Later in the day, we visited practically all Tanzanian media websites, from to weekly paper Raia Mwema. The developments have been fast. Two years ago when we started this training project here in Iringa, there were only three media companies in Tanzania which had a website, and of those only was updating its content regularly.

With the current network, there was not enough time to go deeper into good international websites and portals touching on Africa. We took a look at a website called African Elections Database with all election results from Africa since the colonial times until today. We also visited the Stanford University website on African literature and writers with hundreds of links to websites from Chinua Achebe to the Zimbabwe Book Fair.

The more deep-going issues on the changes and challenges of the media industry in the age of internet had to be left for another time.

Thursday, September 25, 2008

Internet banking is already here

Now the workshop participants have opened their own blogs. Links to them can be found on the right. The first postings were just to let them introduce themselves and say some words about the workshop and internet.

But today the topic is free: anything we have been doing, some good, some bad, any expectations, comments to daily news, or of course the not-so-unexpected troubles with the network – especially during the afternoon rush hours when everyone is trying to reach cyberspace at the same time.

Earlier during the day, we visited a number of websites in order to show the kind of internet culture people are living in in some other countries: booking train tickets and flight tickets, trying to buy the ticket to the World Cup qualification match Finland vs. Azerbaijan (maybe sold out), checking the phone number of a Tanzanian professor living in Finland (and watching an aerial picture of his house, a service provided by the phone directory service Eniro), and last but surely not least, reading Shakespeare’s Romeo and Juliet and Joseph Conrad’s Heart of Darkness as ebooks on the site of Project Gutenberg.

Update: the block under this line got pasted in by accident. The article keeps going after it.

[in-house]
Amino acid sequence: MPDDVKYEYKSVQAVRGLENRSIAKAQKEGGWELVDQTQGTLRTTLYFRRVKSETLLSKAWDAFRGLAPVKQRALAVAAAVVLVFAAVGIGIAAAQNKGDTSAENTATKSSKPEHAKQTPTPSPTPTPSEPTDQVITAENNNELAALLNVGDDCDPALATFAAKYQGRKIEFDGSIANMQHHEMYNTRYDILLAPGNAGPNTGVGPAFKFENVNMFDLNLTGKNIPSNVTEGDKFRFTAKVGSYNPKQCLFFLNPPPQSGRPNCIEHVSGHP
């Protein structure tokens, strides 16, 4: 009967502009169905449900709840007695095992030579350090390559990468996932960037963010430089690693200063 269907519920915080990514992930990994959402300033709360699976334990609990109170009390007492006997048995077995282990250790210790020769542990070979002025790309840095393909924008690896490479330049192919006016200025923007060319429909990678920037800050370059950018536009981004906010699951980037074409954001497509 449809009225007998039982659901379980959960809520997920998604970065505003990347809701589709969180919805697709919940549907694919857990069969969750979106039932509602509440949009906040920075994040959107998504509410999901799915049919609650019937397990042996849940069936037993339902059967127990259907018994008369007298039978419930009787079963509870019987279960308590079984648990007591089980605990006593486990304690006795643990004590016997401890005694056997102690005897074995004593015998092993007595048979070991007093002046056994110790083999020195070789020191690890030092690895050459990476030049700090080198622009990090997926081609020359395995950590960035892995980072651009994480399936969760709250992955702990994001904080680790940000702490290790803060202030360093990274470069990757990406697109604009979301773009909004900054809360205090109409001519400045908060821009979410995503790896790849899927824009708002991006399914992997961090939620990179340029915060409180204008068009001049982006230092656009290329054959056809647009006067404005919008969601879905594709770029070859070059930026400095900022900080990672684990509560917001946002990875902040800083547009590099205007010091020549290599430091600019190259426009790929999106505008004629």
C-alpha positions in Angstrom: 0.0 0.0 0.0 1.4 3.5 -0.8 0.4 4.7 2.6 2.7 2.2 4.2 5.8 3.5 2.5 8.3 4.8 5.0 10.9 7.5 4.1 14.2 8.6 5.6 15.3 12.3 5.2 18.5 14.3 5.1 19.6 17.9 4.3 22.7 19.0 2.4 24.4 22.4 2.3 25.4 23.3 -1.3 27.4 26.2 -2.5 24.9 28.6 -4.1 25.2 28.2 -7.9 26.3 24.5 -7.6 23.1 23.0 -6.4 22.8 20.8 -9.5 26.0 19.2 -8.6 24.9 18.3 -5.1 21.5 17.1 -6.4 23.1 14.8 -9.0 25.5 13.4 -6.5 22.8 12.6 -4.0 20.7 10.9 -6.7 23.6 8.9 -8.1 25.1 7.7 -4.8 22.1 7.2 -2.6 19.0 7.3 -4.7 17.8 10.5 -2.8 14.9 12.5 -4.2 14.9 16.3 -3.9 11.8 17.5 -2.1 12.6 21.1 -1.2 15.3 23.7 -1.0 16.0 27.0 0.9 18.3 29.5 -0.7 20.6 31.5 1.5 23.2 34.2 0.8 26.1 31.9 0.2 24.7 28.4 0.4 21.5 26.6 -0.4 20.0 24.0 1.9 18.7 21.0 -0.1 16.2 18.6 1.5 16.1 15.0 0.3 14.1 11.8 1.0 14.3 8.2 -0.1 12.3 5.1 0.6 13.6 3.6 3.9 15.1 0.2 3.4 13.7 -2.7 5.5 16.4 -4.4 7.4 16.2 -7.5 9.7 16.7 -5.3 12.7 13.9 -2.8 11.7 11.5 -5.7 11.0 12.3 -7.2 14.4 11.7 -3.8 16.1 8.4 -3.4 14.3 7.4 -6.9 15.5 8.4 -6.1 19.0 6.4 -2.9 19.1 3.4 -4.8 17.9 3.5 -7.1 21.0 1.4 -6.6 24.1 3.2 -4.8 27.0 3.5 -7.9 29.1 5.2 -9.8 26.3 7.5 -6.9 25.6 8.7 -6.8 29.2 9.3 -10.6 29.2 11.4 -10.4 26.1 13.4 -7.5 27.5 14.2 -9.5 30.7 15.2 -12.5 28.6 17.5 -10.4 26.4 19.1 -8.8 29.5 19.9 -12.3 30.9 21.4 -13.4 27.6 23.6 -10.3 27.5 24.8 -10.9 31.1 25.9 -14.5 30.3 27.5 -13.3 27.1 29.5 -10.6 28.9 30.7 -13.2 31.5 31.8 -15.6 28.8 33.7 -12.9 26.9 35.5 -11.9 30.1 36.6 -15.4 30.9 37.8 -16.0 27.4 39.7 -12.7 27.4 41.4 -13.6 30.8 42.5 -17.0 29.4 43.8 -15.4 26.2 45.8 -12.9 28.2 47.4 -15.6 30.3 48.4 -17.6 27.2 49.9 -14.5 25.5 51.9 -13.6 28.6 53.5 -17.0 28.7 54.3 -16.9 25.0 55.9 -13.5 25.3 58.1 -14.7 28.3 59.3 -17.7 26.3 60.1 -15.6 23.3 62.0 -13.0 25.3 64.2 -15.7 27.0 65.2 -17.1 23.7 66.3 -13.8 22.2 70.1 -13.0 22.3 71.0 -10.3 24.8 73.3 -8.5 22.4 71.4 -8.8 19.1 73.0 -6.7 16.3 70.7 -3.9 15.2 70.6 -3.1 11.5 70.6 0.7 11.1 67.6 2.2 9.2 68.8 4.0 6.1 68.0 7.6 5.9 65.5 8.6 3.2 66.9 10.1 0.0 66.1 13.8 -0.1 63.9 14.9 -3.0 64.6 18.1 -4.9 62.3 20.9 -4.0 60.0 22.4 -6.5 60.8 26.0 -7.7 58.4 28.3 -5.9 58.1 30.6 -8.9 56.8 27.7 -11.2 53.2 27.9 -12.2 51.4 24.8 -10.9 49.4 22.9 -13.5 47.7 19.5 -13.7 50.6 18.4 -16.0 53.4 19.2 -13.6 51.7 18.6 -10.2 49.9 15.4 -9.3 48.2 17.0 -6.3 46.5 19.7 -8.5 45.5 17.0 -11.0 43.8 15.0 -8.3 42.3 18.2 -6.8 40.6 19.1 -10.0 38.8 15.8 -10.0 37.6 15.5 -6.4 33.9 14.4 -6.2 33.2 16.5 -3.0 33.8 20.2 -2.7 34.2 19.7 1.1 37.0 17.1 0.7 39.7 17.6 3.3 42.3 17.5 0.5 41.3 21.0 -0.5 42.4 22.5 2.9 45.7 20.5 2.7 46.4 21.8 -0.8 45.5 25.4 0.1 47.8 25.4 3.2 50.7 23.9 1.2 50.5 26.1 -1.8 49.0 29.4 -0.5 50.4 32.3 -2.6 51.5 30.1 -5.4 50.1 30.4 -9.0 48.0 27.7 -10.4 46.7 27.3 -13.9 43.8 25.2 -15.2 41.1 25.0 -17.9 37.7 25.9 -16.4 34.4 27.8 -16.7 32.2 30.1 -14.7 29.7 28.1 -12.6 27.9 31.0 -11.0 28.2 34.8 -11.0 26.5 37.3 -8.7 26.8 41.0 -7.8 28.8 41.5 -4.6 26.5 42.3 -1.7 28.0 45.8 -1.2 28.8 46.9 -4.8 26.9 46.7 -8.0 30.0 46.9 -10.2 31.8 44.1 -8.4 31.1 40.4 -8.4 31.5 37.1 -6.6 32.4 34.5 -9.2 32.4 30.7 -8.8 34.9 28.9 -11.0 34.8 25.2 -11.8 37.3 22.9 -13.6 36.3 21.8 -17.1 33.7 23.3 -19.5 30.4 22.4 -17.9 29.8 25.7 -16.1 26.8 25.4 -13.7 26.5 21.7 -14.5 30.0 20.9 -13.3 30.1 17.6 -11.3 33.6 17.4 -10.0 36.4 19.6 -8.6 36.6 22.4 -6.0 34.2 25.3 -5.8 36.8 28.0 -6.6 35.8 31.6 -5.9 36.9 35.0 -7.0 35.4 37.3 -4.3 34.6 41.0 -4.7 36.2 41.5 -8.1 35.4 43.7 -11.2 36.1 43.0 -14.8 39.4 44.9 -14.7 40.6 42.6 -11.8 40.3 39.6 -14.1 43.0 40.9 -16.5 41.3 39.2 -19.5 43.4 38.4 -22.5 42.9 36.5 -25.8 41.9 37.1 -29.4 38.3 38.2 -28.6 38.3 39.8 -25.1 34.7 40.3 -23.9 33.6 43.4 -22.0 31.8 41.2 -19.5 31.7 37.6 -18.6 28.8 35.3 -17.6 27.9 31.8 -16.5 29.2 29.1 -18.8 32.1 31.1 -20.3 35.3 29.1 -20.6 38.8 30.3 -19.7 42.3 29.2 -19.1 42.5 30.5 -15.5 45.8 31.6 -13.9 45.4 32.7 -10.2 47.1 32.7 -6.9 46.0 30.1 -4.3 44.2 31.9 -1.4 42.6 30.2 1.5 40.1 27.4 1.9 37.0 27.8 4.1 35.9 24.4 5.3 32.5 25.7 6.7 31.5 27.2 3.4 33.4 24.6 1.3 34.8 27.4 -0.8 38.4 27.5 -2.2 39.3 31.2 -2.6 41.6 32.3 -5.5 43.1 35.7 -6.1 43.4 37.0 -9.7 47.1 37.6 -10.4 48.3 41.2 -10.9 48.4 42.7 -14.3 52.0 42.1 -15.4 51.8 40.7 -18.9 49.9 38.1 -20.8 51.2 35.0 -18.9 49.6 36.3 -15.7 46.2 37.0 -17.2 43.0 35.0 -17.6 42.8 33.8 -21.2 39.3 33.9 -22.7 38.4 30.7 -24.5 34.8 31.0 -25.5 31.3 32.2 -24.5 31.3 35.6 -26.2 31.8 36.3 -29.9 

Internet banking is already in Tanzania, and probably you can book online your tickets to the cinemas in Nairobi. Google has just updated its map on Dar es Salaam, with all street names there. Nairobi was updated just some months ago.

The point of all this is to show how internet has changed some of the ways how people get their services, search for any issues, both material and non-material. And in the coming days the task will be to see how this affects the environment where any media is operating.

Wednesday, September 24, 2008

Starting internet workshop for trainers

We are now here at Tumaini University – Iringa University College, finally starting the first internet workshop for journalism trainers. This is part of a three-year development cooperation program on internet and journalism between the journalism department at Iringa and the VIKES Foundation, an international organ of the Union of Journalists in Finland and other journalist associations. The project is supported by the Ministry for Foreign Affairs of Finland.

It’s now already the third and last year of our cooperation. So far, workshops and courses being part of the official curriculum have been organized for journalism students from four different classes, but this is really the first workshop focusing on training the trainers in the use of internet in everyday modern journalism.

My name is Peik Johansson and I’m the trainer of the workshop. Otherwise, I’m a journalist working for the Finnish Broadcasting Company YLE Radio 1 but now also quite much involved in journalism training in Tanzania.